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The Inner Citadel

The Inner Citadel by Pierre Hadot is an analysis of The Meditations by Marcus Aurelius. In The Inner Citadel, Hadot strives to organize the writings of Aurelius into stoic themes and provide a perspective of Aurelius, his context and his writings.

The book is excellent in explaining a lot of the stoic concepts. It starts providing a picture of who Aurelius was. The chapter on his upbringing is especially interesting and provides a view into his philosophical education. The background information on how The Meditations was lost and subsequently discovered is also fascinating but the lack of information here makes it hard to deduce anything from it. Lastly Hadot provides a primer into stoicism and how it evolved. Hadot also covers the structure of ancient philosophies of physics, dialectics and ethics. After providing the background, Hadot goes into the three central themes of The Meditations: assent, desire and action. Assent is how to see things as they are without judgment. Desire is how to accept fate - accept external events. Action is how to act in accordance with the universe. If you, like me, read The Meditations and didn’t quite like the descriptions of “Providence”, “Nature” and “Universe”, Hadot makes it much clearer on how these terms fit into a modern world view. It certainly made me appreciate The Meditations more.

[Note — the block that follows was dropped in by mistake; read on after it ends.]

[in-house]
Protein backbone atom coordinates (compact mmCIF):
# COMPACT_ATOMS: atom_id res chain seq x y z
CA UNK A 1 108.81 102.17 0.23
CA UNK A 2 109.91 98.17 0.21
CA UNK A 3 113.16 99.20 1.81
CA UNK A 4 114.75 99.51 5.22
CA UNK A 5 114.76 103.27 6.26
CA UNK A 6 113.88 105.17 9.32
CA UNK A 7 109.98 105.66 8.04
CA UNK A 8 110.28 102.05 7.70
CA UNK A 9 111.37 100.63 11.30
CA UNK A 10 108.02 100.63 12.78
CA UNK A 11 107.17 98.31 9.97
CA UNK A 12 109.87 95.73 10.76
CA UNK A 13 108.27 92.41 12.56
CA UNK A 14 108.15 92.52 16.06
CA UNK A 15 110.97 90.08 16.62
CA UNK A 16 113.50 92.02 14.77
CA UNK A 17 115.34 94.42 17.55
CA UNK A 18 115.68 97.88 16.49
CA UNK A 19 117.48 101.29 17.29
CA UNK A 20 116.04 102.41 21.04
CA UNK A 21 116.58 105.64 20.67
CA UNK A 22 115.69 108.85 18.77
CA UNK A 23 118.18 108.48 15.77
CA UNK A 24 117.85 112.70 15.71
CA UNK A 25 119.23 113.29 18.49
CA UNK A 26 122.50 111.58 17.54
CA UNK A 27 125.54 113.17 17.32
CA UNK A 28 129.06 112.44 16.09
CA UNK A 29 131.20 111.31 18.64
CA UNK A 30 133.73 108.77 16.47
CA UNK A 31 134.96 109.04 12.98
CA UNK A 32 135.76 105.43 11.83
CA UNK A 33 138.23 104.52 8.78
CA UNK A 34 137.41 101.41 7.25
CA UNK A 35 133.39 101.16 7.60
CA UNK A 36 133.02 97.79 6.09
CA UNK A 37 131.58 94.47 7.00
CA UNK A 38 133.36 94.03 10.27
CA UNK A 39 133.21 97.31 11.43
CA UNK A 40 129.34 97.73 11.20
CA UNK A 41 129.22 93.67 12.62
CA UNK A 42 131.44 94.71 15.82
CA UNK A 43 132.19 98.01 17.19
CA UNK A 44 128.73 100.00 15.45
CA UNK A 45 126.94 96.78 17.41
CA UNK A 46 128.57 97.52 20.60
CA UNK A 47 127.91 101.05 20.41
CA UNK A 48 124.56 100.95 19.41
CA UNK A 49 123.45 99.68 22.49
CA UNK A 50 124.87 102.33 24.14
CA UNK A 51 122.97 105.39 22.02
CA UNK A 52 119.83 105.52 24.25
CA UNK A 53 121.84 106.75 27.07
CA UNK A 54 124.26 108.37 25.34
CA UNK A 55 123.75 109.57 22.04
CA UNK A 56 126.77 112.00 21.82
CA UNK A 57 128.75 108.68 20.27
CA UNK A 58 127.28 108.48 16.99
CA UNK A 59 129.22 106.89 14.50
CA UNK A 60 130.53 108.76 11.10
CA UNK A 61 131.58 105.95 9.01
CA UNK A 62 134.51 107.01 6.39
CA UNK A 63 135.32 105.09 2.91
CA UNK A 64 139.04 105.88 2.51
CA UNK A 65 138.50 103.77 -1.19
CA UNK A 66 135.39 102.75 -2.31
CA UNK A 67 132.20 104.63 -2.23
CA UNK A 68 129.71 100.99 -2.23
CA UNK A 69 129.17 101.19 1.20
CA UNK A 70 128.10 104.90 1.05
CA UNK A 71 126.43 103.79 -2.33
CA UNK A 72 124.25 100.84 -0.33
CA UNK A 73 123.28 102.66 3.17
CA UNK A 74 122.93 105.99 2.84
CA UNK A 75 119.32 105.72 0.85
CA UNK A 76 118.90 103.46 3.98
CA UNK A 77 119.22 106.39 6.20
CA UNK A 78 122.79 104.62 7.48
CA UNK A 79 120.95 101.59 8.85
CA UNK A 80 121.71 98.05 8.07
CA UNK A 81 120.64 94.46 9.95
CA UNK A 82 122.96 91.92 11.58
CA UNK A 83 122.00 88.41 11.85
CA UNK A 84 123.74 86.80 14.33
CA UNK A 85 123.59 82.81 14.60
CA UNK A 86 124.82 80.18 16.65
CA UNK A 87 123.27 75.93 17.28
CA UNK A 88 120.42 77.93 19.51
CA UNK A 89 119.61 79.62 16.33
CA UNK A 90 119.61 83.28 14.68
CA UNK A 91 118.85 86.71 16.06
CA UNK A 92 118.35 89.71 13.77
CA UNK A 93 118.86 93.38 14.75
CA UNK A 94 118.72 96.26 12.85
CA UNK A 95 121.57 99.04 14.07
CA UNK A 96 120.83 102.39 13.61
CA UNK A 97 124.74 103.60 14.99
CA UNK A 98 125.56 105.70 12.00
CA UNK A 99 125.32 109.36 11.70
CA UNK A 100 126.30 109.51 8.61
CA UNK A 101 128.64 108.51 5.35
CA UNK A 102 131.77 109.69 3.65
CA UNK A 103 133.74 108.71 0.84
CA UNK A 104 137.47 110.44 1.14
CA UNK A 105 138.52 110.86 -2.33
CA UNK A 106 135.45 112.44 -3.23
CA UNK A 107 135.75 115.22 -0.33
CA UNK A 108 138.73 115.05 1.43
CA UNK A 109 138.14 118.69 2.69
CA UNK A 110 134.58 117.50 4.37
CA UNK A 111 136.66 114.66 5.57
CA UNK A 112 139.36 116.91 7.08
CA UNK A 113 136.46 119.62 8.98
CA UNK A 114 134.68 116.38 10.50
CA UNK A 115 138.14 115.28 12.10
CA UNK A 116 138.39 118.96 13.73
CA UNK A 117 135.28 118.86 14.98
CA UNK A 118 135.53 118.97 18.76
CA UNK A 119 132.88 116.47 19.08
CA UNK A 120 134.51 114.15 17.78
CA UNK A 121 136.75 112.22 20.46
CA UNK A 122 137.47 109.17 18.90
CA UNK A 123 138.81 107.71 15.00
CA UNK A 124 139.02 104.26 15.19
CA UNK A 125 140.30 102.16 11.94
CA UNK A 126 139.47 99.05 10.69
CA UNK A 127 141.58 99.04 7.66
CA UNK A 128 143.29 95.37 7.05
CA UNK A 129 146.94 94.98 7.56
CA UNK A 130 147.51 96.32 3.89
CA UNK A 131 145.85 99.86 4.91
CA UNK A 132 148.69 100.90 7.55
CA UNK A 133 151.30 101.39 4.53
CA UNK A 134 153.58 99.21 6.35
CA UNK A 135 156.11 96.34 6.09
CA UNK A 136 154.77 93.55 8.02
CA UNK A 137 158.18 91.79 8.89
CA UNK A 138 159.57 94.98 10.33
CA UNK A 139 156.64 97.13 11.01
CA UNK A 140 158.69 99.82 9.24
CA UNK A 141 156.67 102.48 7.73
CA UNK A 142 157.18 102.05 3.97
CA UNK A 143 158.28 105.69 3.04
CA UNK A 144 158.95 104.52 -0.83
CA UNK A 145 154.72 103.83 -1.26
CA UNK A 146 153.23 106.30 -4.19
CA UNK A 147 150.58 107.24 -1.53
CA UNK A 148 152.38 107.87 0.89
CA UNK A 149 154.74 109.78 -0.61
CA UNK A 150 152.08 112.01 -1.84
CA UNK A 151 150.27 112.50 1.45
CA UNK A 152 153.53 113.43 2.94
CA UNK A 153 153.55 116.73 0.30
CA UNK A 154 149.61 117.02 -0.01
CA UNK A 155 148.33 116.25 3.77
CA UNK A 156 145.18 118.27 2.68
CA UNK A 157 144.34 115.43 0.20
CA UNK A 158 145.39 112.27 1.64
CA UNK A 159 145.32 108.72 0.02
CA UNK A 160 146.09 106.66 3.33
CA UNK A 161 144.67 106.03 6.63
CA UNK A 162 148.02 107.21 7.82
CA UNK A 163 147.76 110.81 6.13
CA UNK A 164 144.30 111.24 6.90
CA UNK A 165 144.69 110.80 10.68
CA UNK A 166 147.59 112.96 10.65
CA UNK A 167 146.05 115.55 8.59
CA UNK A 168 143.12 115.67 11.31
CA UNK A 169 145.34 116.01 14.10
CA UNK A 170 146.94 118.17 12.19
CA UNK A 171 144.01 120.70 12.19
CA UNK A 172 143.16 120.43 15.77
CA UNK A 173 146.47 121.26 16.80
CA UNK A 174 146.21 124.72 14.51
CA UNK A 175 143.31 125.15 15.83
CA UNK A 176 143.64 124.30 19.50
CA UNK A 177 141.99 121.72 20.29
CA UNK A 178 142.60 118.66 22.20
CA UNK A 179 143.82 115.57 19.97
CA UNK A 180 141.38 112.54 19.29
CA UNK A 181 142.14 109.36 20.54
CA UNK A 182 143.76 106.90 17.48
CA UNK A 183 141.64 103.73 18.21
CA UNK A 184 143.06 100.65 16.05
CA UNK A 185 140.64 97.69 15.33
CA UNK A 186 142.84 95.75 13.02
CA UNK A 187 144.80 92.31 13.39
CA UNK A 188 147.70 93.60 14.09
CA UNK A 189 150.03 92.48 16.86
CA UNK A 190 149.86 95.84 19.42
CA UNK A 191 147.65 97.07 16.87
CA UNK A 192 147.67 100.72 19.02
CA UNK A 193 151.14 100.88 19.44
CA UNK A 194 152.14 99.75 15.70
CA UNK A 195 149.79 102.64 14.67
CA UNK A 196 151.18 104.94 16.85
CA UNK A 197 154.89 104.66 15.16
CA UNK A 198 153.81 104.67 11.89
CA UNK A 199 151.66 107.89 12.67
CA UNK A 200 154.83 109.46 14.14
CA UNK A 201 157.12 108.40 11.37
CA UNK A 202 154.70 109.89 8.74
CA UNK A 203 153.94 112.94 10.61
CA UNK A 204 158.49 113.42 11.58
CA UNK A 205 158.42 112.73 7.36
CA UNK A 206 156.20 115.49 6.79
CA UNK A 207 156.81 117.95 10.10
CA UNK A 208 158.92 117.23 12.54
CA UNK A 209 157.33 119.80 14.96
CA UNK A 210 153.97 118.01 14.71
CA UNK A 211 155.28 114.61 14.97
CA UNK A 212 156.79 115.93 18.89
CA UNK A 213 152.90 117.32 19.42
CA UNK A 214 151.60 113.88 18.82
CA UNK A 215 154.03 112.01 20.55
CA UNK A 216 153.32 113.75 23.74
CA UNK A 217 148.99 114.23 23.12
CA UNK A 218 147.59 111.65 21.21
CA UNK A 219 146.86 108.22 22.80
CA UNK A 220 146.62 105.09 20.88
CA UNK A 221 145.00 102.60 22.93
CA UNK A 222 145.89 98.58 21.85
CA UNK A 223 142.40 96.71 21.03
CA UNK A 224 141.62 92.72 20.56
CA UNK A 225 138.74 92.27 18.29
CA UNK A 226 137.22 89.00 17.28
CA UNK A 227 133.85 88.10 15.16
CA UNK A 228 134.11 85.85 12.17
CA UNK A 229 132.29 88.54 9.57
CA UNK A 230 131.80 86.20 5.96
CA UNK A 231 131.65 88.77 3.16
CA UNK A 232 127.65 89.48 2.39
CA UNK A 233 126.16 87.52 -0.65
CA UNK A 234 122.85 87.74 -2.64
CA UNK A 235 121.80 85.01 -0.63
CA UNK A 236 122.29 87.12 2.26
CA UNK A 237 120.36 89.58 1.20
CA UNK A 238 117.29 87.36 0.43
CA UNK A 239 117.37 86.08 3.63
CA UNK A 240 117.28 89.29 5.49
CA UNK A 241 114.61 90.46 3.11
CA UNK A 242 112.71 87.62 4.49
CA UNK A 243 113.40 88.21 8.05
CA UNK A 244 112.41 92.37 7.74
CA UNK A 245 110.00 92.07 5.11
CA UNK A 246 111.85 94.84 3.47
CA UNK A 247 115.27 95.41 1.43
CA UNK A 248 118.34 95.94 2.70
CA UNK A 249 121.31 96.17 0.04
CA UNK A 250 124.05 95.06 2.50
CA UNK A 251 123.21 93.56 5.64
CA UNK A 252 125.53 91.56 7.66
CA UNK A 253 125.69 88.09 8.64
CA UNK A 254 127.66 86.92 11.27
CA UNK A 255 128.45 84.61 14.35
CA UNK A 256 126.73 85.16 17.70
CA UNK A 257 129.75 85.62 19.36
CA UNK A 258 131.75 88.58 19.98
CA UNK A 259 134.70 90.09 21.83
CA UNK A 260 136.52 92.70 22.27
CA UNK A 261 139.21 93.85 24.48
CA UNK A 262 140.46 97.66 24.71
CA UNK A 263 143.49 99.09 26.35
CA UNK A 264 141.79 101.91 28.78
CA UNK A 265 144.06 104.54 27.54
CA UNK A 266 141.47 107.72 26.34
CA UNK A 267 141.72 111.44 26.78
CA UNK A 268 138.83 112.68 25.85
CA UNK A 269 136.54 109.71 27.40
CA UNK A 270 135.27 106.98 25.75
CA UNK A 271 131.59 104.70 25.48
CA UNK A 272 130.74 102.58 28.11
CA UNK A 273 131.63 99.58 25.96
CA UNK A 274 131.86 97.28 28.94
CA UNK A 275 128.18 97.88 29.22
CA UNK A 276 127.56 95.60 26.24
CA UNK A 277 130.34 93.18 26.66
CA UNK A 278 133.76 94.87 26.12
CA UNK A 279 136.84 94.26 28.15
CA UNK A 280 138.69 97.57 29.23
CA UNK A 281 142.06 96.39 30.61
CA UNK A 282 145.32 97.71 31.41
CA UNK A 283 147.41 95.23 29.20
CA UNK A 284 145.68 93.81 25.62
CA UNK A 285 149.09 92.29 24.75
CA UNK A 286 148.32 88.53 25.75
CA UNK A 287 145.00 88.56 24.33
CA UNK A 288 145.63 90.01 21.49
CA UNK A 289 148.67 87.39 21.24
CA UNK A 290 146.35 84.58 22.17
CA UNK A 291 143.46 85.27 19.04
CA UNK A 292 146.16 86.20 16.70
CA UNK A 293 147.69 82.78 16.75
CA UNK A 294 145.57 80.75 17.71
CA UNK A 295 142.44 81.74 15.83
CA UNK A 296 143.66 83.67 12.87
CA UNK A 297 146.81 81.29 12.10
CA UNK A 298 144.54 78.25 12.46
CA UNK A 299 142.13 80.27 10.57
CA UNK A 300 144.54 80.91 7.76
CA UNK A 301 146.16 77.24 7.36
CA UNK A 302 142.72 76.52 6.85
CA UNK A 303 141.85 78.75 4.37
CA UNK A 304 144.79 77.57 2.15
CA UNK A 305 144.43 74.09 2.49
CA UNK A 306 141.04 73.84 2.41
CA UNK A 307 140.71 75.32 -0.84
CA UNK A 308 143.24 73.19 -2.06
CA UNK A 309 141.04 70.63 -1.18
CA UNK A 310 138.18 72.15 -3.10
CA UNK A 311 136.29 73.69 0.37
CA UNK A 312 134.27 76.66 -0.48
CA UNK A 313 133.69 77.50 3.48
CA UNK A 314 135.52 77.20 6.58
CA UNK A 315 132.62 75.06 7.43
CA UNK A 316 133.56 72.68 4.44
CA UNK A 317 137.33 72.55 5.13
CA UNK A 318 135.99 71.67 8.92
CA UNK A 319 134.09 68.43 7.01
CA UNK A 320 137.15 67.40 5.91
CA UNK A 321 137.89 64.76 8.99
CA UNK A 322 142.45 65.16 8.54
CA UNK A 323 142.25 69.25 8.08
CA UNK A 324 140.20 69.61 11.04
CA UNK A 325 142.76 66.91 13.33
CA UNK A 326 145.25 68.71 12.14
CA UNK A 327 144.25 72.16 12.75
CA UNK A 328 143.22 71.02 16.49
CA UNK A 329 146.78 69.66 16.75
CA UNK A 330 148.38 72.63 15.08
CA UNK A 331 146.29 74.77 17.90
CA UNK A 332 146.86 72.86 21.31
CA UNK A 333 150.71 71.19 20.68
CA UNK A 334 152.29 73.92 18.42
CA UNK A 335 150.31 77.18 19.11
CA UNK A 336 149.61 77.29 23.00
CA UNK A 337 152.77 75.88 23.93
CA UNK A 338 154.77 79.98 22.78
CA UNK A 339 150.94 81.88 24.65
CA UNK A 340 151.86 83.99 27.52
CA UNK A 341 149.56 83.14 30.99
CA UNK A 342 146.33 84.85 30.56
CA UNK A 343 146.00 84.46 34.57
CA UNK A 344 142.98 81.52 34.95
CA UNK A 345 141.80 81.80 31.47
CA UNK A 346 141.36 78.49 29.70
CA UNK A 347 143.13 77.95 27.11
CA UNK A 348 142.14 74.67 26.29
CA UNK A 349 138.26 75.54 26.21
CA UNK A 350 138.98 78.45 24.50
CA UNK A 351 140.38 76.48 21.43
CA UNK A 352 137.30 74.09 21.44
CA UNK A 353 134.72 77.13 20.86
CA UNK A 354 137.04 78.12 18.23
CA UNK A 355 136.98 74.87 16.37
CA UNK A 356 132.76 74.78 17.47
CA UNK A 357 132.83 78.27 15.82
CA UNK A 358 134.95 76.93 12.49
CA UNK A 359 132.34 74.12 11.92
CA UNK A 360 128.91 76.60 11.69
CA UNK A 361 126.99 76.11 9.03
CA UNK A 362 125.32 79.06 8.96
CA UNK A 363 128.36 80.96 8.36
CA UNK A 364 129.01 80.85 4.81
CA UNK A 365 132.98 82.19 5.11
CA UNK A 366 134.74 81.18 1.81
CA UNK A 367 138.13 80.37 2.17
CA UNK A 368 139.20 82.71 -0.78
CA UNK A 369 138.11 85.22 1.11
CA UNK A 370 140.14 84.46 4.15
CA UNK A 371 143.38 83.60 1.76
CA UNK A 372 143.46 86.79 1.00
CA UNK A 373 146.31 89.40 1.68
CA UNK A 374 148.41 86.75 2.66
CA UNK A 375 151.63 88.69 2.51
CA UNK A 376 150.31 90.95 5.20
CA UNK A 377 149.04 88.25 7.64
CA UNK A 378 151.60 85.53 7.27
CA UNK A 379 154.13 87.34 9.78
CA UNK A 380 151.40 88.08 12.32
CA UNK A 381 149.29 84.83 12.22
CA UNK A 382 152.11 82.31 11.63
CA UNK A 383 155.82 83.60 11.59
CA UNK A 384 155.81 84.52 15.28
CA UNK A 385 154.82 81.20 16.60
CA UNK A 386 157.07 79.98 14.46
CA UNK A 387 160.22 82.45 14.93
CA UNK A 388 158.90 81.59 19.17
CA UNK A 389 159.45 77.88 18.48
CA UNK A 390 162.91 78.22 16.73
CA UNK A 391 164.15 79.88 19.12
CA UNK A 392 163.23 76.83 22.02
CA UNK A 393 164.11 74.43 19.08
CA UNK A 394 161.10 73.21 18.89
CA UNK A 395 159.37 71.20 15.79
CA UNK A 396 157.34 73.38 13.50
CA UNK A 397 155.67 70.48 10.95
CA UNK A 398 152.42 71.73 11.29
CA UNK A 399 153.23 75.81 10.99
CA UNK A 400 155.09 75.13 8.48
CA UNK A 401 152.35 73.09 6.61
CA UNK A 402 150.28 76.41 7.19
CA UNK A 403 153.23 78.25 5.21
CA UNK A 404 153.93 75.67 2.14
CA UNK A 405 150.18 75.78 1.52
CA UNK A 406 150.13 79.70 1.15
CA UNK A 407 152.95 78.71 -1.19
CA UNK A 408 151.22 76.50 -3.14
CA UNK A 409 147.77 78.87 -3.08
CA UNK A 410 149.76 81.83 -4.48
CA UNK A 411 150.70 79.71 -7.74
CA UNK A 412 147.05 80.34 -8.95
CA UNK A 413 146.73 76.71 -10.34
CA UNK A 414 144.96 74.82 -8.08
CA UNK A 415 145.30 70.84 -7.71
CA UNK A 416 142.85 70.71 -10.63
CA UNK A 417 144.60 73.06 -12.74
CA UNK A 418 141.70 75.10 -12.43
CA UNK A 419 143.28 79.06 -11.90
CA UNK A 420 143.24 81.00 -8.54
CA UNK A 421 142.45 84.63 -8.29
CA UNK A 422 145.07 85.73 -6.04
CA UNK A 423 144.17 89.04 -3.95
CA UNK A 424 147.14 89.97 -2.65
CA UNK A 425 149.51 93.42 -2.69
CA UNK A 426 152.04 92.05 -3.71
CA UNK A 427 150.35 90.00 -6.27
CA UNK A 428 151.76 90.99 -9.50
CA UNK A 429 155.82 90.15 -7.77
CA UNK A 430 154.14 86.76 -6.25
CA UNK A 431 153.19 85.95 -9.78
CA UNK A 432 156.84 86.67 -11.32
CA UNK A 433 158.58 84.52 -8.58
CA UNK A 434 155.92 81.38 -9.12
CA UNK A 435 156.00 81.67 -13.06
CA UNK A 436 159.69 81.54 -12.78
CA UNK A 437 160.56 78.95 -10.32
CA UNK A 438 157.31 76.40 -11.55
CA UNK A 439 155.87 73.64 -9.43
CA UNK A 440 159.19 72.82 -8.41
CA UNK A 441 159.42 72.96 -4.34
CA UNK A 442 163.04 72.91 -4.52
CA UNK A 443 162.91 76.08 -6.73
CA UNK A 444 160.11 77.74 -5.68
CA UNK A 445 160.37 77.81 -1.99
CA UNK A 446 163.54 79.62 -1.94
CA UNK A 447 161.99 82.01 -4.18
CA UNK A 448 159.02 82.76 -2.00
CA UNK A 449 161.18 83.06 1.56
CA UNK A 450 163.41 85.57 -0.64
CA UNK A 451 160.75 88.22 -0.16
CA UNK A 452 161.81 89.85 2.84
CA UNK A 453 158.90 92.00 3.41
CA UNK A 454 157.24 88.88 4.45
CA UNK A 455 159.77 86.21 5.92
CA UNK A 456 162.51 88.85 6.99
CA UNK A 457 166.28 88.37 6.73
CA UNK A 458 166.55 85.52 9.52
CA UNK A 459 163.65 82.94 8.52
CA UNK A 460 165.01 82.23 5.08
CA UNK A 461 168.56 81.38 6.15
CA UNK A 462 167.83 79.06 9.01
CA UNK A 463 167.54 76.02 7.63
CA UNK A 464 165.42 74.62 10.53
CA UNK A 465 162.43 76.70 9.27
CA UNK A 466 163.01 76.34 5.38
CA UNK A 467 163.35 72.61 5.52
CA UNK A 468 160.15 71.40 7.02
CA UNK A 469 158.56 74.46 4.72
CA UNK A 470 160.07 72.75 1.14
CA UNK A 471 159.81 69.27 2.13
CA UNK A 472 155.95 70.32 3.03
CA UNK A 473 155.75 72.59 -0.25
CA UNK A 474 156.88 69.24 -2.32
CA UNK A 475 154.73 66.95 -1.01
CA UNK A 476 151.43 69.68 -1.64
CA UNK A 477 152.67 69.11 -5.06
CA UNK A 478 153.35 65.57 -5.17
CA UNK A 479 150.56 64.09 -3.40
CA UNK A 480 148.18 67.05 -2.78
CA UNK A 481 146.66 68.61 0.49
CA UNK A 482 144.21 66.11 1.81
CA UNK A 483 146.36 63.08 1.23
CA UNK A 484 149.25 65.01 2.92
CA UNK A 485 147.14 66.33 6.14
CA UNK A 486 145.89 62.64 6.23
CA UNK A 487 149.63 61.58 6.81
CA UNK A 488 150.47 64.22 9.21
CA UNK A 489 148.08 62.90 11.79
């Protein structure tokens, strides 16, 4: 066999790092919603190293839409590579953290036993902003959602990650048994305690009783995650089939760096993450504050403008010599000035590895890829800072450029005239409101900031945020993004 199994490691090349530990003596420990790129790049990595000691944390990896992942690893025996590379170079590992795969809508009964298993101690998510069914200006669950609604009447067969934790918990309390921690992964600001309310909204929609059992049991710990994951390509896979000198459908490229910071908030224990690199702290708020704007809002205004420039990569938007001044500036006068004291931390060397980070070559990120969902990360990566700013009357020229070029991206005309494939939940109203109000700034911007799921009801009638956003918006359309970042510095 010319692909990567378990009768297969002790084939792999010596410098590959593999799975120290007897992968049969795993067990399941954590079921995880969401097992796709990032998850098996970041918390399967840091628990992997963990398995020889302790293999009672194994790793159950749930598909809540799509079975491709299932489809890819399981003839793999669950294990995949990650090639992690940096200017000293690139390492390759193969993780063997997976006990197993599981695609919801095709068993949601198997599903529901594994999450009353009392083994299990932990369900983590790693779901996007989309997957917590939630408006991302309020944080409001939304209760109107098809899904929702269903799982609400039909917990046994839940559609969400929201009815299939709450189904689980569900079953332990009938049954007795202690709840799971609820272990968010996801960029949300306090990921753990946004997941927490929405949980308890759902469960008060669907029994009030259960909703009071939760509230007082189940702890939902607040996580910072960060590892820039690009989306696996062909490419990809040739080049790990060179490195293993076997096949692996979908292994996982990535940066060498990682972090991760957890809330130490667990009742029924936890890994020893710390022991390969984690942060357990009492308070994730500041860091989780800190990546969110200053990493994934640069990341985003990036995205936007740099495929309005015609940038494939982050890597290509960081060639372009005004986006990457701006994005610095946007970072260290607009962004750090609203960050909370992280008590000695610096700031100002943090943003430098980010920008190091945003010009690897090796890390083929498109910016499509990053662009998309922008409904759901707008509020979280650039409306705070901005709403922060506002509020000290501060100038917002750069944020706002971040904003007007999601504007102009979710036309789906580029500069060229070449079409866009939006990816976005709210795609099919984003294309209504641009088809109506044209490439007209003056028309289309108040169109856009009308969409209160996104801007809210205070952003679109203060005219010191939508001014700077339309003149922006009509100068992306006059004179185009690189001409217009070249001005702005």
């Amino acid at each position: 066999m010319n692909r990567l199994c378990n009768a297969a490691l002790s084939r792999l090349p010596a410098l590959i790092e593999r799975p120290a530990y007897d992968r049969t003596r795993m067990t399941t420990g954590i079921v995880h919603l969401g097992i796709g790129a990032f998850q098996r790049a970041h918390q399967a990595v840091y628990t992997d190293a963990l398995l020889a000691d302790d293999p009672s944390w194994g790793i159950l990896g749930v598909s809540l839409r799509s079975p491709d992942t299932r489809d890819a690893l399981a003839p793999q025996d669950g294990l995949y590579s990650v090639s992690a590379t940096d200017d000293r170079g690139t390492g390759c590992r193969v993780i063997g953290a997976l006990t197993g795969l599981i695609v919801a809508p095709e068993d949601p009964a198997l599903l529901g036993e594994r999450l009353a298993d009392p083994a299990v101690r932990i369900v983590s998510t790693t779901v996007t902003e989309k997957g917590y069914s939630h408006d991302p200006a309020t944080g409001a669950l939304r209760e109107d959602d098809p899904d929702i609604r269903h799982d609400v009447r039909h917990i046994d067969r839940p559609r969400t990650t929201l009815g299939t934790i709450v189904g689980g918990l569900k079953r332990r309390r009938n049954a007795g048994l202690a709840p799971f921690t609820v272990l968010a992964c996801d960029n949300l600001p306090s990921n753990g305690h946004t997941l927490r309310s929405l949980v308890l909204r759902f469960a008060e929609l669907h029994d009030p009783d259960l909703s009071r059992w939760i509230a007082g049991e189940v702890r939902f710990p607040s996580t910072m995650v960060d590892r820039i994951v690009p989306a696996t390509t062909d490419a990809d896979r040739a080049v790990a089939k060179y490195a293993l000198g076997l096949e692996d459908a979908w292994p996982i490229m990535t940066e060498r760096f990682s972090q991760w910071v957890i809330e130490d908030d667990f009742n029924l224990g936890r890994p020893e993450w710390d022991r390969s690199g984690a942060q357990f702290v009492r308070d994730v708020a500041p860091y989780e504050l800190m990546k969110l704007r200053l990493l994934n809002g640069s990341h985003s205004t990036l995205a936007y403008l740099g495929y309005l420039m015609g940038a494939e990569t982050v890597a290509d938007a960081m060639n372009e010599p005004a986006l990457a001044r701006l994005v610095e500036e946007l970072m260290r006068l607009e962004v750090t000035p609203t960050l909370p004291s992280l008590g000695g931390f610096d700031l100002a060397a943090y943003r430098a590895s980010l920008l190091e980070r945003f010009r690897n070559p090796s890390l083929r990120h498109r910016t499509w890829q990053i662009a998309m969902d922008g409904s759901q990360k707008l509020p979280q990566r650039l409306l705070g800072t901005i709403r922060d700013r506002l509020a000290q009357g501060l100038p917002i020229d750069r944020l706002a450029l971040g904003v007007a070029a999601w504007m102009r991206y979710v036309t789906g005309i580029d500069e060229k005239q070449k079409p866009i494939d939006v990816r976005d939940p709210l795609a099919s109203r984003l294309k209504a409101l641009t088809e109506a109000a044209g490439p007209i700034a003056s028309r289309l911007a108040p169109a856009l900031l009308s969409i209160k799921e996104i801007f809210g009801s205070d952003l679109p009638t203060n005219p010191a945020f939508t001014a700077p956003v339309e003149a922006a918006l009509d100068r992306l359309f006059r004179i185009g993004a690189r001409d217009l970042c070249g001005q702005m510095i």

A great work by Hadot and essential if you felt like you didn’t get that much out of The Meditations. This book can illuminate some of the points in The Meditations that feels too obscure.

4 out of 5 stars.